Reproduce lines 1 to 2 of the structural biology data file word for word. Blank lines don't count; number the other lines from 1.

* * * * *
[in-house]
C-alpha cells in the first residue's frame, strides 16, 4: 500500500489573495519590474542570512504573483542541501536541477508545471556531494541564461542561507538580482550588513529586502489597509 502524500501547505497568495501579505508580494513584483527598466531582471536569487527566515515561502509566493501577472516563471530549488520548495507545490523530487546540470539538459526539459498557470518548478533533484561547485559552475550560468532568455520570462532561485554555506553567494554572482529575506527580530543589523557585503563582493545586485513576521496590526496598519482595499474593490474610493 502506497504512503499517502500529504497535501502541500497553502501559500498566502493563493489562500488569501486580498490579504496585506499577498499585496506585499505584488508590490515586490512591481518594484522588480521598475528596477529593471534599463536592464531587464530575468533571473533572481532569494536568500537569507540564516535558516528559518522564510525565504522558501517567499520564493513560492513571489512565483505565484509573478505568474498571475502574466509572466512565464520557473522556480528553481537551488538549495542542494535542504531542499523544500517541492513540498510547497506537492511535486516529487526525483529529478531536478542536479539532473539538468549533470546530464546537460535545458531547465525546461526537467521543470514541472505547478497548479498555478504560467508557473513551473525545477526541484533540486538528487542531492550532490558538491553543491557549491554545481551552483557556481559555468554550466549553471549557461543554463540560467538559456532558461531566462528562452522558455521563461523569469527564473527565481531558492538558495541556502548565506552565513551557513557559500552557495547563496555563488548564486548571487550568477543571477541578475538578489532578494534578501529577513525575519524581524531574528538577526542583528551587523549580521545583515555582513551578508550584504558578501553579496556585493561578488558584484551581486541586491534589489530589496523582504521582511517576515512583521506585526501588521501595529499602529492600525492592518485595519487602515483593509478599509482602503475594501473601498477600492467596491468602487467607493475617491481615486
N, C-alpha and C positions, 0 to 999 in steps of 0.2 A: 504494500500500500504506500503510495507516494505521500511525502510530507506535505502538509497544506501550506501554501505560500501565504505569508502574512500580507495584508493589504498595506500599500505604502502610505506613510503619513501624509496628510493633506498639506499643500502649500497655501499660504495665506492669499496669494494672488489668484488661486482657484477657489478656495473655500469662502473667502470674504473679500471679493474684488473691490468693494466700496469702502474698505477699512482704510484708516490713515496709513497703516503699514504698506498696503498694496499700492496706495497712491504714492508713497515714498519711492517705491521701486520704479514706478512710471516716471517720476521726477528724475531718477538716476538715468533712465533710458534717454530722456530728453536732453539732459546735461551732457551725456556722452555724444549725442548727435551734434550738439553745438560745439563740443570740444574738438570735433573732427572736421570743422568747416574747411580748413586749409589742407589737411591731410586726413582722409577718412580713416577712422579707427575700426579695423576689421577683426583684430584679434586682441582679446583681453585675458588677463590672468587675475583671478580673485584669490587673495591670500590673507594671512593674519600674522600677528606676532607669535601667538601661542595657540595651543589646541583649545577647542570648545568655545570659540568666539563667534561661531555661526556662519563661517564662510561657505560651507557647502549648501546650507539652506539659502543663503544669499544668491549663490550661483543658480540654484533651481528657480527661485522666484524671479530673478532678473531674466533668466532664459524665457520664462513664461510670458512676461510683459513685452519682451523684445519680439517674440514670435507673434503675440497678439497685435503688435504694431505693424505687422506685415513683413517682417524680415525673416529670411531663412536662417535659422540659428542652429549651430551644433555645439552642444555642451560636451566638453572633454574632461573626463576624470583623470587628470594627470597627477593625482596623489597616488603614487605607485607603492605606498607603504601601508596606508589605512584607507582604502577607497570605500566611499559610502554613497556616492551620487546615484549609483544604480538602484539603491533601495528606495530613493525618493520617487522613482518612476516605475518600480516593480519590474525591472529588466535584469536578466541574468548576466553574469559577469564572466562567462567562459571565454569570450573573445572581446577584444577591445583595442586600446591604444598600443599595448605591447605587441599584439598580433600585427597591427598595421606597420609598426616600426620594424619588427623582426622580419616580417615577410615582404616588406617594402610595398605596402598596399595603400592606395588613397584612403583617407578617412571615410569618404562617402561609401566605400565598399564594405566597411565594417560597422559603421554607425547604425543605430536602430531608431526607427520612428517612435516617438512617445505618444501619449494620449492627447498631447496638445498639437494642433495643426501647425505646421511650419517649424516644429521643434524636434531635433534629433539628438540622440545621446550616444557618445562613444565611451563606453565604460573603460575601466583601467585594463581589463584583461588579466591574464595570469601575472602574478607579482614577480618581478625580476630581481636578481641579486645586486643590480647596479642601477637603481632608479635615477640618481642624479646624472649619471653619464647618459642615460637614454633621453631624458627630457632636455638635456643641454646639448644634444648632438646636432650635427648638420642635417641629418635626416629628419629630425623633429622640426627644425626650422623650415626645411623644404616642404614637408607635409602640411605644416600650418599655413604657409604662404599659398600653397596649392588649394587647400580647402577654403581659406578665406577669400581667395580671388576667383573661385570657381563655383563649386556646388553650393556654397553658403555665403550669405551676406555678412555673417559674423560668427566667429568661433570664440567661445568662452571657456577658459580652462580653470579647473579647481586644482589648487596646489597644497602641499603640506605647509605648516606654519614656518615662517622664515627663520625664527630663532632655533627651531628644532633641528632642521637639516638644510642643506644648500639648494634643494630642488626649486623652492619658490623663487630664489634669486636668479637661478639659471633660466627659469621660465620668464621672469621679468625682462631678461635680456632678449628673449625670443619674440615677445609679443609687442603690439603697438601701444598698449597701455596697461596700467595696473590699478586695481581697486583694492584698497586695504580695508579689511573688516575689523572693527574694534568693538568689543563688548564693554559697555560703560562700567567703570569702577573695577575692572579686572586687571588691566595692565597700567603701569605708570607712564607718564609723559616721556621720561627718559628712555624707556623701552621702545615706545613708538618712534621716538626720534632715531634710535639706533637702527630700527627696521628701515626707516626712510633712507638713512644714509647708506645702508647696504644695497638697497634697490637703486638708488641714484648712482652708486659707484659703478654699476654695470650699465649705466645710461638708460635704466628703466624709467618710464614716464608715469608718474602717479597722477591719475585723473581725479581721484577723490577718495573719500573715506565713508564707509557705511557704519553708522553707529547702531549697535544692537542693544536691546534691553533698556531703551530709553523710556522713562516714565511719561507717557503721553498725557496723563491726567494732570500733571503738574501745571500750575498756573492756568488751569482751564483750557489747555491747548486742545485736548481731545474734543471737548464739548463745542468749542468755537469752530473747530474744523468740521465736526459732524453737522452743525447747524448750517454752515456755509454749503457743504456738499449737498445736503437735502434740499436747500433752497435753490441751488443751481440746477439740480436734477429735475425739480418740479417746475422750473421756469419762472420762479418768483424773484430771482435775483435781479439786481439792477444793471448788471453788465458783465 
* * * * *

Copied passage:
[in-house]
C-alpha cells in the first residue's frame, strides 16, 4: 500500500489573495519590474542570512504573483542541501536541477508545471556531494541564461542561507538580482550588513529586502489597509 502524500501547505497568495501579505508580494513584483527598466531582471536569487527566515515561502509566493501577472516563471530549488520548495507545490523530487546540470539538459526539459498557470518548478533533484561547485559552475550560468532568455520570462532561485554555506553567494554572482529575506527580530543589523557585503563582493545586485513576521496590526496598519482595499474593490474610493 502506497504512503499517502500529504497535501502541500497553502501559500498566502493563493489562500488569501486580498490579504496585506499577498499585496506585499505584488508590490515586490512591481518594484522588480521598475528596477529593471534599463536592464531587464530575468533571473533572481532569494536568500537569507540564516535558516528559518522564510525565504522558501517567499520564493513560492513571489512565483505565484509573478505568474498571475502574466509572466512565464520557473522556480528553481537551488538549495542542494535542504531542499523544500517541492513540498510547497506537492511535486516529487526525483529529478531536478542536479539532473539538468549533470546530464546537460535545458531547465525546461526537467521543470514541472505547478497548479498555478504560467508557473513551473525545477526541484533540486538528487542531492550532490558538491553543491557549491554545481551552483557556481559555468554550466549553471549557461543554463540560467538559456532558461531566462528562452522558455521563461523569469527564473527565481531558492538558495541556502548565506552565513551557513557559500552557495547563496555563488548564486548571487550568477543571477541578475538578489532578494534578501529577513525575519524581524531574528538577526542583528551587523549580521545583515555582513551578508550584504558578501553579496556585493561578488558584484551581486541586491534589489530589496523582504521582511517576515512583521506585526501588521501595529499602529492600525492592518485595519487602515483593509478599509482602503475594501473601498477600492467596491468602487467607493475617491481615486